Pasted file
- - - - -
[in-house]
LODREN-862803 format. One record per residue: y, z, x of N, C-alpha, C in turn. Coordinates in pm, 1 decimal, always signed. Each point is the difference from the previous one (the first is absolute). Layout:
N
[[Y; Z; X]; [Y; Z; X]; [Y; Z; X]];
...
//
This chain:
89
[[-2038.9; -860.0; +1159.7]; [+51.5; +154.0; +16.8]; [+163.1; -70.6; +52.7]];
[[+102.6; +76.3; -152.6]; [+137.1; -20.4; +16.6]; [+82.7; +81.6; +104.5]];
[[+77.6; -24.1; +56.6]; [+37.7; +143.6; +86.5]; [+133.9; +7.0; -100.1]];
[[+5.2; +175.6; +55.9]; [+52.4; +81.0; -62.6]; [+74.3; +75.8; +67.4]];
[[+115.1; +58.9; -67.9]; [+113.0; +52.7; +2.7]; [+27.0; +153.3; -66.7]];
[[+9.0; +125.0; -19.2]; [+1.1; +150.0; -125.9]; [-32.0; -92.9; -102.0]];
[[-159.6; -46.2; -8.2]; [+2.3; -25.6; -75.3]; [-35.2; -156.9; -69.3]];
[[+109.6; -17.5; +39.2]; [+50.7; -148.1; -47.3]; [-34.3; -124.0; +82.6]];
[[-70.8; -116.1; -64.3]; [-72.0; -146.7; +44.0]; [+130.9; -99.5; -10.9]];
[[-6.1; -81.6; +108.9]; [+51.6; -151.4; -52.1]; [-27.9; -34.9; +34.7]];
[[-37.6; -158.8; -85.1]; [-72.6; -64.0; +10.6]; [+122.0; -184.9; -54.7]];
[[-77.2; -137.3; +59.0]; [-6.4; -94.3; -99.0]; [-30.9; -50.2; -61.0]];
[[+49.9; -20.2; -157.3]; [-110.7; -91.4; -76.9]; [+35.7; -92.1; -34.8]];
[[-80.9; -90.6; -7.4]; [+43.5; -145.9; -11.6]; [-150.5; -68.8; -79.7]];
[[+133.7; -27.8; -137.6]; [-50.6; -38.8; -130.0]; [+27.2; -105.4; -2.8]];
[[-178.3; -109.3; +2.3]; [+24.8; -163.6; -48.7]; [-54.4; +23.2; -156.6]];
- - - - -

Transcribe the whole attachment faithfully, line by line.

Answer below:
[in-house]
LODREN-862803 format. One record per residue: y, z, x of N, C-alpha, C in turn. Coordinates in pm, 1 decimal, always signed. Each point is the difference from the previous one (the first is absolute). Layout:
N
[[Y; Z; X]; [Y; Z; X]; [Y; Z; X]];
...
//
This chain:
89
[[-2038.9; -860.0; +1159.7]; [+51.5; +154.0; +16.8]; [+163.1; -70.6; +52.7]];
[[+102.6; +76.3; -152.6]; [+137.1; -20.4; +16.6]; [+82.7; +81.6; +104.5]];
[[+77.6; -24.1; +56.6]; [+37.7; +143.6; +86.5]; [+133.9; +7.0; -100.1]];
[[+5.2; +175.6; +55.9]; [+52.4; +81.0; -62.6]; [+74.3; +75.8; +67.4]];
[[+115.1; +58.9; -67.9]; [+113.0; +52.7; +2.7]; [+27.0; +153.3; -66.7]];
[[+9.0; +125.0; -19.2]; [+1.1; +150.0; -125.9]; [-32.0; -92.9; -102.0]];
[[-159.6; -46.2; -8.2]; [+2.3; -25.6; -75.3]; [-35.2; -156.9; -69.3]];
[[+109.6; -17.5; +39.2]; [+50.7; -148.1; -47.3]; [-34.3; -124.0; +82.6]];
[[-70.8; -116.1; -64.3]; [-72.0; -146.7; +44.0]; [+130.9; -99.5; -10.9]];
[[-6.1; -81.6; +108.9]; [+51.6; -151.4; -52.1]; [-27.9; -34.9; +34.7]];
[[-37.6; -158.8; -85.1]; [-72.6; -64.0; +10.6]; [+122.0; -184.9; -54.7]];
[[-77.2; -137.3; +59.0]; [-6.4; -94.3; -99.0]; [-30.9; -50.2; -61.0]];
[[+49.9; -20.2; -157.3]; [-110.7; -91.4; -76.9]; [+35.7; -92.1; -34.8]];
[[-80.9; -90.6; -7.4]; [+43.5; -145.9; -11.6]; [-150.5; -68.8; -79.7]];
[[+133.7; -27.8; -137.6]; [-50.6; -38.8; -130.0]; [+27.2; -105.4; -2.8]];
[[-178.3; -109.3; +2.3]; [+24.8; -163.6; -48.7]; [-54.4; +23.2; -156.6]];